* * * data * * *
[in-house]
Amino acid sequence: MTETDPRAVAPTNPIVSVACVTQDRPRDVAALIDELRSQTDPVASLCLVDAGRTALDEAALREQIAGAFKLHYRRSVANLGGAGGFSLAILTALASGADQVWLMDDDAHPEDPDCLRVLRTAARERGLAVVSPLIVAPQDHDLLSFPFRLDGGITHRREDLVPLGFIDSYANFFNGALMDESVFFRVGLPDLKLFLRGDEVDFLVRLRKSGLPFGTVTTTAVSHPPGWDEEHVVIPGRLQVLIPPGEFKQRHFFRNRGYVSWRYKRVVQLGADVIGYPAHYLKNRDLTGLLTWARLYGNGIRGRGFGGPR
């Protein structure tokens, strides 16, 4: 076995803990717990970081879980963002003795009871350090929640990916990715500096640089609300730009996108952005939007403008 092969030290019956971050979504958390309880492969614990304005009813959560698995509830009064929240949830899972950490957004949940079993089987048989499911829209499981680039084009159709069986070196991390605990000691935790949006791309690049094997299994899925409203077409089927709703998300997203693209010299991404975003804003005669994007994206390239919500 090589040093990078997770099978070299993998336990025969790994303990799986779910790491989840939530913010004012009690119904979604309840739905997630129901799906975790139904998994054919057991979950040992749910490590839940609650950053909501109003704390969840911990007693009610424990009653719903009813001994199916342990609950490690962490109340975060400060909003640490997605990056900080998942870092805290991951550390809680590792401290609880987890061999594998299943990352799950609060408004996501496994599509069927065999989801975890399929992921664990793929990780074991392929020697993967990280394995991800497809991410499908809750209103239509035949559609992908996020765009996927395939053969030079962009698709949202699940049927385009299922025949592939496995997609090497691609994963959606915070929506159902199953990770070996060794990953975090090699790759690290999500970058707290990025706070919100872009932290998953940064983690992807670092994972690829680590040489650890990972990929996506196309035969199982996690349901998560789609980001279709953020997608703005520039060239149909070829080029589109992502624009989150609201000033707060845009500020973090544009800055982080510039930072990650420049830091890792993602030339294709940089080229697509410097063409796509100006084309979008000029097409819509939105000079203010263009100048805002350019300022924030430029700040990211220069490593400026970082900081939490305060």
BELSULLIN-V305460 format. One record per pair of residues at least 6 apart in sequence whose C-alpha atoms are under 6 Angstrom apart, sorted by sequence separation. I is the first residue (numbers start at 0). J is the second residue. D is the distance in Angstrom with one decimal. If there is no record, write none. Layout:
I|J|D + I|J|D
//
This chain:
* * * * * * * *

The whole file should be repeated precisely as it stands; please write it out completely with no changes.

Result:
[in-house]
Amino acid sequence: MTETDPRAVAPTNPIVSVACVTQDRPRDVAALIDELRSQTDPVASLCLVDAGRTALDEAALREQIAGAFKLHYRRSVANLGGAGGFSLAILTALASGADQVWLMDDDAHPEDPDCLRVLRTAARERGLAVVSPLIVAPQDHDLLSFPFRLDGGITHRREDLVPLGFIDSYANFFNGALMDESVFFRVGLPDLKLFLRGDEVDFLVRLRKSGLPFGTVTTTAVSHPPGWDEEHVVIPGRLQVLIPPGEFKQRHFFRNRGYVSWRYKRVVQLGADVIGYPAHYLKNRDLTGLLTWARLYGNGIRGRGFGGPR
């Protein structure tokens, strides 16, 4: 076995803990717990970081879980963002003795009871350090929640990916990715500096640089609300730009996108952005939007403008 092969030290019956971050979504958390309880492969614990304005009813959560698995509830009064929240949830899972950490957004949940079993089987048989499911829209499981680039084009159709069986070196991390605990000691935790949006791309690049094997299994899925409203077409089927709703998300997203693209010299991404975003804003005669994007994206390239919500 090589040093990078997770099978070299993998336990025969790994303990799986779910790491989840939530913010004012009690119904979604309840739905997630129901799906975790139904998994054919057991979950040992749910490590839940609650950053909501109003704390969840911990007693009610424990009653719903009813001994199916342990609950490690962490109340975060400060909003640490997605990056900080998942870092805290991951550390809680590792401290609880987890061999594998299943990352799950609060408004996501496994599509069927065999989801975890399929992921664990793929990780074991392929020697993967990280394995991800497809991410499908809750209103239509035949559609992908996020765009996927395939053969030079962009698709949202699940049927385009299922025949592939496995997609090497691609994963959606915070929506159902199953990770070996060794990953975090090699790759690290999500970058707290990025706070919100872009932290998953940064983690992807670092994972690829680590040489650890990972990929996506196309035969199982996690349901998560789609980001279709953020997608703005520039060239149909070829080029589109992502624009989150609201000033707060845009500020973090544009800055982080510039930072990650420049830091890792993602030339294709940089080229697509410097063409796509100006084309979008000029097409819509939105000079203010263009100048805002350019300022924030430029700040990211220069490593400026970082900081939490305060």
BELSULLIN-V305460 format. One record per pair of residues at least 6 apart in sequence whose C-alpha atoms are under 6 Angstrom apart, sorted by sequence separation. I is the first residue (numbers start at 0). J is the second residue. D is the distance in Angstrom with one decimal. If there is no record, write none. Layout:
I|J|D + I|J|D
//
This chain: